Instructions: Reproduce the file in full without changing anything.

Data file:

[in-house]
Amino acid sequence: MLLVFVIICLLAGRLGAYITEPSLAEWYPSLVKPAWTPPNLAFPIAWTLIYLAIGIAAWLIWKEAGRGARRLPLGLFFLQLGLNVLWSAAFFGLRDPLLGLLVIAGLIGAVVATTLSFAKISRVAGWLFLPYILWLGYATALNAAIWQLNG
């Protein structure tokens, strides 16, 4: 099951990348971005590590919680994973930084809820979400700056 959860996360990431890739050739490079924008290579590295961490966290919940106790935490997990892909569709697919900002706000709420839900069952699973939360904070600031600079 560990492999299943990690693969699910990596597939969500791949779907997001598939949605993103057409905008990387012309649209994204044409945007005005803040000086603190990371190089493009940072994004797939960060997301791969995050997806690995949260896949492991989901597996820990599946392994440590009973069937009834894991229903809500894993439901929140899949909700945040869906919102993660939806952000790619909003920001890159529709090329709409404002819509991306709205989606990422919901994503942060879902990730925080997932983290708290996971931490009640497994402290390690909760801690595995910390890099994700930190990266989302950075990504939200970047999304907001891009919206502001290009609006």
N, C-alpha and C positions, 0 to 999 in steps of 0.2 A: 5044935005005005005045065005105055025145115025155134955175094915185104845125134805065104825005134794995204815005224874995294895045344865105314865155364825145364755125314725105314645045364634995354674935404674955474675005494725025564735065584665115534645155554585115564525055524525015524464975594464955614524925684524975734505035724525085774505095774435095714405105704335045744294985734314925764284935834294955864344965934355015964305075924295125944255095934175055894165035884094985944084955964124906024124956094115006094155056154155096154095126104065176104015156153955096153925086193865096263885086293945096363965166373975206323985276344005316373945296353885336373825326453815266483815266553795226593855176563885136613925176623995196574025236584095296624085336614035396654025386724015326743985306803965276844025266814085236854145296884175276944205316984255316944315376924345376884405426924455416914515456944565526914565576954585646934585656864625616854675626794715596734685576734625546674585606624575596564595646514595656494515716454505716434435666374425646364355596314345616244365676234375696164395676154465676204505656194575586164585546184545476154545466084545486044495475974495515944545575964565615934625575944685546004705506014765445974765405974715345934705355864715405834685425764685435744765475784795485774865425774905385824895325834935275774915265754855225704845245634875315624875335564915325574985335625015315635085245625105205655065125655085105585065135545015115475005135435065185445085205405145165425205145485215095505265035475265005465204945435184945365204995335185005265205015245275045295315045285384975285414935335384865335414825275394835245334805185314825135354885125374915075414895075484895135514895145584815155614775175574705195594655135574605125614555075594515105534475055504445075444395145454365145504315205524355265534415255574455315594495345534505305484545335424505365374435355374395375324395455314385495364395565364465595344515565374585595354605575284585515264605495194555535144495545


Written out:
[in-house]
Amino acid sequence: MLLVFVIICLLAGRLGAYITEPSLAEWYPSLVKPAWTPPNLAFPIAWTLIYLAIGIAAWLIWKEAGRGARRLPLGLFFLQLGLNVLWSAAFFGLRDPLLGLLVIAGLIGAVVATTLSFAKISRVAGWLFLPYILWLGYATALNAAIWQLNG
């Protein structure tokens, strides 16, 4: 099951990348971005590590919680994973930084809820979400700056 959860996360990431890739050739490079924008290579590295961490966290919940106790935490997990892909569709697919900002706000709420839900069952699973939360904070600031600079 560990492999299943990690693969699910990596597939969500791949779907997001598939949605993103057409905008990387012309649209994204044409945007005005803040000086603190990371190089493009940072994004797939960060997301791969995050997806690995949260896949492991989901597996820990599946392994440590009973069937009834894991229903809500894993439901929140899949909700945040869906919102993660939806952000790619909003920001890159529709090329709409404002819509991306709205989606990422919901994503942060879902990730925080997932983290708290996971931490009640497994402290390690909760801690595995910390890099994700930190990266989302950075990504939200970047999304907001891009919206502001290009609006």
N, C-alpha and C positions, 0 to 999 in steps of 0.2 A: 5044935005005005005045065005105055025145115025155134955175094915185104845125134805065104825005134794995204815005224874995294895045344865105314865155364825145364755125314725105314645045364634995354674935404674955474675005494725025564735065584665115534645155554585115564525055524525015524464975594464955614524925684524975734505035724525085774505095774435095714405105704335045744294985734314925764284935834294955864344965934355015964305075924295125944255095934175055894165035884094985944084955964124906024124956094115006094155056154155096154095126104065176104015156153955096153925086193865096263885086293945096363965166373975206323985276344005316373945296353885336373825326453815266483815266553795226593855176563885136613925176623995196574025236584095296624085336614035396654025386724015326743985306803965276844025266814085236854145296884175276944205316984255316944315376924345376884405426924455416914515456944565526914565576954585646934585656864625616854675626794715596734685576734625546674585606624575596564595646514595656494515716454505716434435666374425646364355596314345616244365676234375696164395676154465676204505656194575586164585546184545476154545466084545486044495475974495515944545575964565615934625575944685546004705506014765445974765405974715345934705355864715405834685425764685435744765475784795485774865425774905385824895325834935275774915265754855225704845245634875315624875335564915325574985335625015315635085245625105205655065125655085105585065135545015115475005135435065185445085205405145165425205145485215095505265035475265005465204945435184945365204995335185005265205015245275045295315045285384975285414935335384865335414825275394835245334805185314825135354885125374915075414895075484895135514895145584815155614775175574705195594655135574605125614555075594515105534475055504445075444395145454365145504315205524355265534415255574455315594495345534505305484545335424505365374435355374395375324395455314385495364395565364465595344515565374585595354605575284585515264605495194555535144495545